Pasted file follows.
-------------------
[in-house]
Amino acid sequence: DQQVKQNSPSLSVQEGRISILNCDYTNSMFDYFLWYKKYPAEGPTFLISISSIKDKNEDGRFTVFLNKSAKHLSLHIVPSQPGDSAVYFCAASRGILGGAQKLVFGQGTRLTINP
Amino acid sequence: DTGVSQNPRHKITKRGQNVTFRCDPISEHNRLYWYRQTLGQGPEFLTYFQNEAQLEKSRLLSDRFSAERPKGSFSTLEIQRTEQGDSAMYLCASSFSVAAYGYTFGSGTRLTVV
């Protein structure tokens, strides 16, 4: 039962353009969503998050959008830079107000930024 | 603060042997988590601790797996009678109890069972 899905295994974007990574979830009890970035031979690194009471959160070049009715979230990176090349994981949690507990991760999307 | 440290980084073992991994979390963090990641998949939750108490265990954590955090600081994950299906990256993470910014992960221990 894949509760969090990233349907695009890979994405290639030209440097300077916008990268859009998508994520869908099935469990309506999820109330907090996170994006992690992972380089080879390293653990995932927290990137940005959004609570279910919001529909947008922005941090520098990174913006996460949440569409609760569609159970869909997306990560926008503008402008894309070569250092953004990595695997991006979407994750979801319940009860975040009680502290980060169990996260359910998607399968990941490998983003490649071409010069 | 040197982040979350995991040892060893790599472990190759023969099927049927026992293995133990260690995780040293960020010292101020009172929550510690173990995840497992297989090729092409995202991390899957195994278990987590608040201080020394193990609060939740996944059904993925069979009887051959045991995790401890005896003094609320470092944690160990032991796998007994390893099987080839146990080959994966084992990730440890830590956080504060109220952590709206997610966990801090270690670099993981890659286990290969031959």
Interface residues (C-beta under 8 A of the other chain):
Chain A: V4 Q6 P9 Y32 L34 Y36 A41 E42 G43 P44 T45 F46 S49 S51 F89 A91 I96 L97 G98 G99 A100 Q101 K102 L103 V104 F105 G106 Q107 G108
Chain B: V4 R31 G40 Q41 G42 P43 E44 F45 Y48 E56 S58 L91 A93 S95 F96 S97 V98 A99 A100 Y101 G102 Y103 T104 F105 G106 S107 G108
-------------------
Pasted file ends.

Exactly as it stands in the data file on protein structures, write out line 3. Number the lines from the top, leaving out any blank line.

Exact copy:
Amino acid sequence: DTGVSQNPRHKITKRGQNVTFRCDPISEHNRLYWYRQTLGQGPEFLTYFQNEAQLEKSRLLSDRFSAERPKGSFSTLEIQRTEQGDSAMYLCASSFSVAAYGYTFGSGTRLTVV